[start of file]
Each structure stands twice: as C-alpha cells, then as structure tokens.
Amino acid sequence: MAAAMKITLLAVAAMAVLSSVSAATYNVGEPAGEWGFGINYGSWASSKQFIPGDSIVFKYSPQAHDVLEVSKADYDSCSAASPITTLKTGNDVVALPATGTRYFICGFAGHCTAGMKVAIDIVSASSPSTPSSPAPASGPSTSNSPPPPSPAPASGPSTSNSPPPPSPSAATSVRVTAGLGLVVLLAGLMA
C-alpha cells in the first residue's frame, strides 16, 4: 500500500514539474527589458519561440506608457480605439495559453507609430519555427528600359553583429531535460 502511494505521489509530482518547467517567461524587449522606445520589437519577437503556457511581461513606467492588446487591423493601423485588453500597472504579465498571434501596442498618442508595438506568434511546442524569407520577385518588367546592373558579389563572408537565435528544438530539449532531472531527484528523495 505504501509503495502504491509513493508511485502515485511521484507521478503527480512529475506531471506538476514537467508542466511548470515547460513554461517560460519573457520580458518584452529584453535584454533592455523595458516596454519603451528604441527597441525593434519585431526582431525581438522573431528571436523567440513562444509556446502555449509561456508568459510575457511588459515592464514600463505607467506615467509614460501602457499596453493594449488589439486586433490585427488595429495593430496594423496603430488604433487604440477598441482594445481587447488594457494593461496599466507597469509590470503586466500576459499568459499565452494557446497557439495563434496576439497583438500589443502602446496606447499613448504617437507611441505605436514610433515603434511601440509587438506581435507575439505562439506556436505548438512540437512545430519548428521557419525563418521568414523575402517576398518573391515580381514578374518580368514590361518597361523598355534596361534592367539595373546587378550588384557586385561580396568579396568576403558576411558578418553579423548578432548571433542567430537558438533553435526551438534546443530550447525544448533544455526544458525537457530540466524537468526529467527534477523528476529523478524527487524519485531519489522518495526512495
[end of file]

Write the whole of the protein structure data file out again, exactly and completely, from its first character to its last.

Each structure stands twice: as C-alpha cells, then as structure tokens.
Amino acid sequence: MAAAMKITLLAVAAMAVLSSVSAATYNVGEPAGEWGFGINYGSWASSKQFIPGDSIVFKYSPQAHDVLEVSKADYDSCSAASPITTLKTGNDVVALPATGTRYFICGFAGHCTAGMKVAIDIVSASSPSTPSSPAPASGPSTSNSPPPPSPAPASGPSTSNSPPPPSPSAATSVRVTAGLGLVVLLAGLMA
C-alpha cells in the first residue's frame, strides 16, 4: 500500500514539474527589458519561440506608457480605439495559453507609430519555427528600359553583429531535460 502511494505521489509530482518547467517567461524587449522606445520589437519577437503556457511581461513606467492588446487591423493601423485588453500597472504579465498571434501596442498618442508595438506568434511546442524569407520577385518588367546592373558579389563572408537565435528544438530539449532531472531527484528523495 505504501509503495502504491509513493508511485502515485511521484507521478503527480512529475506531471506538476514537467508542466511548470515547460513554461517560460519573457520580458518584452529584453535584454533592455523595458516596454519603451528604441527597441525593434519585431526582431525581438522573431528571436523567440513562444509556446502555449509561456508568459510575457511588459515592464514600463505607467506615467509614460501602457499596453493594449488589439486586433490585427488595429495593430496594423496603430488604433487604440477598441482594445481587447488594457494593461496599466507597469509590470503586466500576459499568459499565452494557446497557439495563434496576439497583438500589443502602446496606447499613448504617437507611441505605436514610433515603434511601440509587438506581435507575439505562439506556436505548438512540437512545430519548428521557419525563418521568414523575402517576398518573391515580381514578374518580368514590361518597361523598355534596361534592367539595373546587378550588384557586385561580396568579396568576403558576411558578418553579423548578432548571433542567430537558438533553435526551438534546443530550447525544448533544455526544458525537457530540466524537468526529467527534477523528476529523478524527487524519485531519489522518495526512495